• In another example, suppose the system observes that a content item, such as a document, has identical copies which are stored by numerous users in the online content-management system. This highly replicated content item is more likely to be of interest to a user and can therefore be ranked more highly in associated search results.
  • BRIEF DESCRIPTION OF THE FIGURES
  • FIG. 1 illustrates a content-management environment in accordance with the disclosed embodiments.
  • FIG. 2 illustrates modules within the online content-management system that are involved in the searching process in accordance with the disclosed embodiments.
  • FIG. 3 illustrates different access characteristics for a content item in accordance with the disclosed embodiments.
  • FIG. 4 presents a flow chart illustrating how a search query is processed in accordance with the disclosed embodiments.
  • FIG. 5 presents a flow chart illustrating how access characteristics are recorded while a content item is being accessed in accordance with the disclosed embodiments.
  • FIG. 6 presents a flow chart illustrating how the online content-management system keeps track of the number of copies of the same content item in accordance with the disclosed embodiments.
  • FIG. 7 presents a flow chart illustrating the process of recording various access characteristics during an access to a content item in accordance with the disclosed embodiments.
  • FIG. 8 presents a flow chart illustrating the process of recording various access characteristics during a change in access rights for a content item in accordance with the disclosed embodiments.
  • DETAILED DESCRIPTION
  • The following description is presented to enable any person skilled in the art to make and use the present embodiments, and is provided in the context of a particular application and its requirements. Various modifications to the disclosed embodiments will be readily apparent to those skilled in the art, and the general principles defined herein may be applied to other embodiments and applications without departing from the spirit and scope of the present embodiments. Thus, the present embodiments are not limited to the embodiments shown, but are to be accorded the widest scope consistent with the principles and features disclosed herein.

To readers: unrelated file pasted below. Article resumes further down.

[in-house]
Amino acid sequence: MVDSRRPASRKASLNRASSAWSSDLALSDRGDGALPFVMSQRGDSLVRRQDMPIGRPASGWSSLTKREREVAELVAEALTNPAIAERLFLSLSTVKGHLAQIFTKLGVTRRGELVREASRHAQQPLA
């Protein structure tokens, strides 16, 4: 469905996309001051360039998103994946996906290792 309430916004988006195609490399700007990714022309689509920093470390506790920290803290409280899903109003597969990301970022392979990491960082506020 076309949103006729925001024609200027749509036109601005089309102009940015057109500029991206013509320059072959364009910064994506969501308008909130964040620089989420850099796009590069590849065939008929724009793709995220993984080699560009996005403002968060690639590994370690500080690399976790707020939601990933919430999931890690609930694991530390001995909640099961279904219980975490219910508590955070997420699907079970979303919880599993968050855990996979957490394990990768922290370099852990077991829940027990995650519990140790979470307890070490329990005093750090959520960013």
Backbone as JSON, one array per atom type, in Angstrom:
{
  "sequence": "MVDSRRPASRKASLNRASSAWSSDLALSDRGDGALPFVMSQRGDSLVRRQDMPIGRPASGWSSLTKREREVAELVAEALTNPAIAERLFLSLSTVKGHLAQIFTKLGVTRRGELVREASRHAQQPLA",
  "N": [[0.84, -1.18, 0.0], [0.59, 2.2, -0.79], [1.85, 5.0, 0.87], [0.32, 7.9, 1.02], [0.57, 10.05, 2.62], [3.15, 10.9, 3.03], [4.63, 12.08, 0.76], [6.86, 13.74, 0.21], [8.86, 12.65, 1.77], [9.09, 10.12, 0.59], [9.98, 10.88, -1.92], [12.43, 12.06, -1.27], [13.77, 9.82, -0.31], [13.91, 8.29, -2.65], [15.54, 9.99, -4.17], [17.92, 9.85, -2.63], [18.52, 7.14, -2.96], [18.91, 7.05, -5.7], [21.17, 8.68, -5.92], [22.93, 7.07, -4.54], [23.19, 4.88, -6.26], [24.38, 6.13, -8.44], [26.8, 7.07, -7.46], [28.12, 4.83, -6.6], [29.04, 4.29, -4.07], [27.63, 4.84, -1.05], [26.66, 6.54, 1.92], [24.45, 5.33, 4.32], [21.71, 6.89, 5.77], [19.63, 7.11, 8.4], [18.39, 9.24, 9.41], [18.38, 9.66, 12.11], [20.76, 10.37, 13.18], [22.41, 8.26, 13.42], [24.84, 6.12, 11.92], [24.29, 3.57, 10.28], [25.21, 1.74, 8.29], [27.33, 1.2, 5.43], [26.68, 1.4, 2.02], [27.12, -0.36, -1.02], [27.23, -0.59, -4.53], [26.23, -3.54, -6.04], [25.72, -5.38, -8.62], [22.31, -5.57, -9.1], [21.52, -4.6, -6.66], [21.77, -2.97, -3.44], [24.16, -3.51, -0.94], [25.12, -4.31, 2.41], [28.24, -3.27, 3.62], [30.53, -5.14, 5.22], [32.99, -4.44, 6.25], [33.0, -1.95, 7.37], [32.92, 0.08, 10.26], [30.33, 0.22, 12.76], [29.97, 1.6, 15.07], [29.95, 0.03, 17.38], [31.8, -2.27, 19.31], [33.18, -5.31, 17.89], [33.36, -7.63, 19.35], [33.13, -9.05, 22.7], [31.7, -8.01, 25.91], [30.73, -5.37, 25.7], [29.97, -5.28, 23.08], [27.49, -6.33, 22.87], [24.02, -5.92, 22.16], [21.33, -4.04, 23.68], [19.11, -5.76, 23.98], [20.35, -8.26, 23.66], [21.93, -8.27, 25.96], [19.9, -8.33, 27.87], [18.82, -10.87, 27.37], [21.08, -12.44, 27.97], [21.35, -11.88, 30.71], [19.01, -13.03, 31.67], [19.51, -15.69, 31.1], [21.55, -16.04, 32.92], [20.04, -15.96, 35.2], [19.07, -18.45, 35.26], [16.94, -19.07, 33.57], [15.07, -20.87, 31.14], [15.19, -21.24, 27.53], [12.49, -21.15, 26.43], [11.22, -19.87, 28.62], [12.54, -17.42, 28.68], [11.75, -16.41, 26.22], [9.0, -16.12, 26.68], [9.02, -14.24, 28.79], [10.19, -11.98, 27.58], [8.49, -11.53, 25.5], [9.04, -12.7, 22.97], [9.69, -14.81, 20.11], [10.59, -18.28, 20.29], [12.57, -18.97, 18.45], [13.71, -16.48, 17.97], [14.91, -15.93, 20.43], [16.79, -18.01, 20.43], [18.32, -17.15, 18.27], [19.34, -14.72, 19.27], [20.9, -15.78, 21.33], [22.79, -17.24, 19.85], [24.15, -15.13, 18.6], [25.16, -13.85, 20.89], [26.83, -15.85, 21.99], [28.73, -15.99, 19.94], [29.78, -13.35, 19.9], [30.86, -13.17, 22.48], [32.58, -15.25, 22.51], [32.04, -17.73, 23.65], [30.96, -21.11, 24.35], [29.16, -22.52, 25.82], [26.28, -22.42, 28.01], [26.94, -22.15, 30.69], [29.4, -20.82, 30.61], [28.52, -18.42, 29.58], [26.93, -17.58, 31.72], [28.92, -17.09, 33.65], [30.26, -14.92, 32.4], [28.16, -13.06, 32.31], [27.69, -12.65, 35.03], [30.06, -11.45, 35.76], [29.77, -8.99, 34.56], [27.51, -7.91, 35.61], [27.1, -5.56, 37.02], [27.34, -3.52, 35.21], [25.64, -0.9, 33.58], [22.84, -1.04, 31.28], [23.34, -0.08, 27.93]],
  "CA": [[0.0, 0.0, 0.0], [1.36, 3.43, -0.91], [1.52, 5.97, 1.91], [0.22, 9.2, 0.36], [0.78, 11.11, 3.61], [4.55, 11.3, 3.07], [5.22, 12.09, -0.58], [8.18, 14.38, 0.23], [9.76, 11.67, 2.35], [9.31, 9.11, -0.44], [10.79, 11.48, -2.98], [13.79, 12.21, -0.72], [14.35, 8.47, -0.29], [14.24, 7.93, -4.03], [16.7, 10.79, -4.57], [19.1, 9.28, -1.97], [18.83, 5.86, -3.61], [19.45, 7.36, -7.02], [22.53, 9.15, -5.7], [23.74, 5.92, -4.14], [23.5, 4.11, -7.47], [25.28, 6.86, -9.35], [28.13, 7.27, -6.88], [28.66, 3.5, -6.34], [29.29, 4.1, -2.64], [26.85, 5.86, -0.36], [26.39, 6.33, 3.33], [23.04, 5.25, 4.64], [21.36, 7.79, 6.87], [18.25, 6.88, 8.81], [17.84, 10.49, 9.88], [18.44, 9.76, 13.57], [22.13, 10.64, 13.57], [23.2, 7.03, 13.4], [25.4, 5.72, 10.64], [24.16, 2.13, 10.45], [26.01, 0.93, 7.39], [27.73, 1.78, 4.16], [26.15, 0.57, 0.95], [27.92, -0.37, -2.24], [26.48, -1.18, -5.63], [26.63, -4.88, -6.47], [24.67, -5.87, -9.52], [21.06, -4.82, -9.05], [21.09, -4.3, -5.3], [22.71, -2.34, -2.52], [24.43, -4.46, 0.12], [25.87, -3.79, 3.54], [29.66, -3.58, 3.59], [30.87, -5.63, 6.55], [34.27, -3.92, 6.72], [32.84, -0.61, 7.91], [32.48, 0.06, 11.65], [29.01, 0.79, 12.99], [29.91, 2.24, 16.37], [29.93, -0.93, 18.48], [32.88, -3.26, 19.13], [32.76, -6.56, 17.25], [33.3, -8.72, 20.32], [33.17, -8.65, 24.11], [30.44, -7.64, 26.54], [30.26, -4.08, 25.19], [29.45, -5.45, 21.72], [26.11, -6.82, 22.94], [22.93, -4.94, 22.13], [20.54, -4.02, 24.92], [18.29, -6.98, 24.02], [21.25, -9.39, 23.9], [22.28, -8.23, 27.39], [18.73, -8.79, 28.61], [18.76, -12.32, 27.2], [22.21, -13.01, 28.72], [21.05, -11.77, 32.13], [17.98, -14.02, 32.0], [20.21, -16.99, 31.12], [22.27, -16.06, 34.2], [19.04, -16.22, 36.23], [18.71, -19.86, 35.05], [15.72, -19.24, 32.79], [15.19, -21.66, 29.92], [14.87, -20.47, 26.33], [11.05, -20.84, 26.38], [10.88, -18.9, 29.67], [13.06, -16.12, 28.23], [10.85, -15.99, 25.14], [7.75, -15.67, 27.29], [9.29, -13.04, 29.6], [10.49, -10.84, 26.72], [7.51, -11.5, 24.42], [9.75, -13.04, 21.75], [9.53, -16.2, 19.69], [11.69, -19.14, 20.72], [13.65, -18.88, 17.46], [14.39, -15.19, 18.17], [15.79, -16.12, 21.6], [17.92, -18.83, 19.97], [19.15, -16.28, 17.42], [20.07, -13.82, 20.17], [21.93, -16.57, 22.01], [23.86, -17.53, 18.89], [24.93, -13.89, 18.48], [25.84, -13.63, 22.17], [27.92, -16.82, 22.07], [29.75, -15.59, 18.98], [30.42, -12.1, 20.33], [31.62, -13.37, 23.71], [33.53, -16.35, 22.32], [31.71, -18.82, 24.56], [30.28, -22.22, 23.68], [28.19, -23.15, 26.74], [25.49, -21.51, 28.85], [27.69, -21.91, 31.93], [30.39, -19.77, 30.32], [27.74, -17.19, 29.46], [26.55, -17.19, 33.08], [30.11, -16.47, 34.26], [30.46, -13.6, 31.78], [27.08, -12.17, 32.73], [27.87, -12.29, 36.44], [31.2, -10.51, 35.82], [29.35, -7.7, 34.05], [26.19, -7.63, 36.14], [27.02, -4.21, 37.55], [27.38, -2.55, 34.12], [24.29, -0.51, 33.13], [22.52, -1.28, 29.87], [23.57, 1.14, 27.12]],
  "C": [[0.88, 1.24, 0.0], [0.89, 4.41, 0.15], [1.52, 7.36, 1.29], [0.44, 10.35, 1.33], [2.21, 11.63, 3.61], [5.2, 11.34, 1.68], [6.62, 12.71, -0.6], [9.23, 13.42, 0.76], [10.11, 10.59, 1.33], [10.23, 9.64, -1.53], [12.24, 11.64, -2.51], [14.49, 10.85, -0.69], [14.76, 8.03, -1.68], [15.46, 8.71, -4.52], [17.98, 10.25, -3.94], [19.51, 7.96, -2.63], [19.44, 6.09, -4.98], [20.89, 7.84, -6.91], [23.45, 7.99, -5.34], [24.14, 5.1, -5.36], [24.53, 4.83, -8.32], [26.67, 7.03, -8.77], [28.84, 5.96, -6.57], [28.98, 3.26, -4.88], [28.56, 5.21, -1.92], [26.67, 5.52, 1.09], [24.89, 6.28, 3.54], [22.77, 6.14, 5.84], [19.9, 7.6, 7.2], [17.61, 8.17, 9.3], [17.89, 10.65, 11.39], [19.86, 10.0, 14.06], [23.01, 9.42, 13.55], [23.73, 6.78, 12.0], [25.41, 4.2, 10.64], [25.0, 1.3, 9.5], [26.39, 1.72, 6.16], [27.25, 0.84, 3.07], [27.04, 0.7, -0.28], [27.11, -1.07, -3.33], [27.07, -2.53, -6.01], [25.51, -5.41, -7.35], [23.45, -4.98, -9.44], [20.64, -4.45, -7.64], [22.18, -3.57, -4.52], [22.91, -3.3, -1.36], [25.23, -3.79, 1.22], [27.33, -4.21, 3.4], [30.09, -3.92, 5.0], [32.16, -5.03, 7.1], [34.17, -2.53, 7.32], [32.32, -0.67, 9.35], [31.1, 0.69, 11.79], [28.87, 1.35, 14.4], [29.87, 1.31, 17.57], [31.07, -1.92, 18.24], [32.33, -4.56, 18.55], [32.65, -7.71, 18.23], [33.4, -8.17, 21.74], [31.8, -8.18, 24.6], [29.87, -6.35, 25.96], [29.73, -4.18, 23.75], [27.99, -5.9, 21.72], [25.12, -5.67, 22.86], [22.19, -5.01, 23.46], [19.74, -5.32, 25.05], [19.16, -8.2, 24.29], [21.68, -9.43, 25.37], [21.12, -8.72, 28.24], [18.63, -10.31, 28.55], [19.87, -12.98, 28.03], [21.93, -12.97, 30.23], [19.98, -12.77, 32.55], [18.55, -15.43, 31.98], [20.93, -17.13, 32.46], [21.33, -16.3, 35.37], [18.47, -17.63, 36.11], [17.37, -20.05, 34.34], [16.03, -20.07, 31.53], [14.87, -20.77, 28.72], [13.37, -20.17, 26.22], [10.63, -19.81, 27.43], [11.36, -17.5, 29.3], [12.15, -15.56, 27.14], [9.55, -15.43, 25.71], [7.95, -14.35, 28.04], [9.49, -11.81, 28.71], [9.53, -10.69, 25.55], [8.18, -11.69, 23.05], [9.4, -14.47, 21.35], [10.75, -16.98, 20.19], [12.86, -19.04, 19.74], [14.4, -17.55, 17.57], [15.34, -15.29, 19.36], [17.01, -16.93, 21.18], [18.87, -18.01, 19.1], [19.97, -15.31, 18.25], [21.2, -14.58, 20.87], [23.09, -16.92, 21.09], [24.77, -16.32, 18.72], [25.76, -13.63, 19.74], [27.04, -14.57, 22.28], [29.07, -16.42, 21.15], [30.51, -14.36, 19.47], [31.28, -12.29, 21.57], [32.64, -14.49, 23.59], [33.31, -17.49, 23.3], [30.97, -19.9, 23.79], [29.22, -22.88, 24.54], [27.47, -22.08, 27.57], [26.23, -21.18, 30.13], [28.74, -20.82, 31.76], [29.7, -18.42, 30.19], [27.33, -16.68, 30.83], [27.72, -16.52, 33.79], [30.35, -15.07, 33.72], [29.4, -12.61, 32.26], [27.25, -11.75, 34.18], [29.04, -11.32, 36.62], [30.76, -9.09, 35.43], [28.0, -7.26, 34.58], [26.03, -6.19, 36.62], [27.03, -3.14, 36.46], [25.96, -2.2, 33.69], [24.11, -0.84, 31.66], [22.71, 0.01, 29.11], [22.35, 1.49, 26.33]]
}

• The data structures and code described in this detailed description are typically stored on a computer-readable storage medium, which may be any device or medium that can store code and/or data for use by a computer system. The computer-readable storage medium includes, but is not limited to, volatile memory, non-volatile memory, magnetic and optical storage devices such as disk drives, magnetic tape, CDs (compact discs), DVDs (digital versatile discs or digital video discs), or other media capable of storing computer-readable media now known or later developed.
  • The methods and processes described in the detailed description section can be embodied as code and/or data, which can be stored in a computer-readable storage medium as described above. When a computer system reads and executes the code and/or data stored on the computer-readable storage medium, the computer system performs the methods and processes embodied as data structures and code and stored within the computer-readable storage medium. Furthermore, the methods and processes described below can be included in hardware modules. For example, the hardware modules can include, but are not limited to, application-specific integrated circuit (ASIC) chips, field-programmable gate arrays (FPGAs), and other programmable-logic devices now known or later developed. When the hardware modules are activated, the hardware modules perform the methods and processes included within the hardware modules.
  • Overview
  • As mentioned previously, the disclosed embodiments relate to techniques for supporting enhanced content-item searches in an online content-management system. These techniques generally operate by gathering information that is available in the online content-management system and then using this information to identify relevant content items that are likely to be important to a user. This enables the online content-management system to perform searching operations that return more-relevant content items to the user. Before we describe details of these searching techniques, we first describe the structure of an online content-management system 120 that operates within a content-management environment 105.
  • Content-Management Environment
  • FIG. 1 illustrates content-management environment 105 according to various embodiments. As may be understood from this figure, content-management environment 105 includes a plurality of client devices 110A and 110B (collectively 110) and an online content-management system 120 (also referred to as a “content-management system”), which are interconnected by one or more networks 118. Various aspects of the client devices 110 and online content-management system 120 are discussed below.
  • Client Devices
  • In various embodiments, each client device 110 may selectively execute a content-management client application 112A and 112B (collectively 112) (also referred to as a “content-management client”) that may be used to access content items stored within online content-management system 120. In some embodiments, synchronized copies of a content item 114A, 114B and 114C are maintained on client devices 110A and 110B and within online content-management system 120, respectively. (Note that a “content item” can include a file, a folder, a set of folders, or any other type of data object.) In some embodiments, client devices 110 may provide a file-browser type interface (not shown) for directly manipulating the content items stored on online content-management system 120 without maintaining a local copy. Client devices 110 may also include applications 116A and 116B (collectively 116) that manipulate copies of content items 114A and 114B.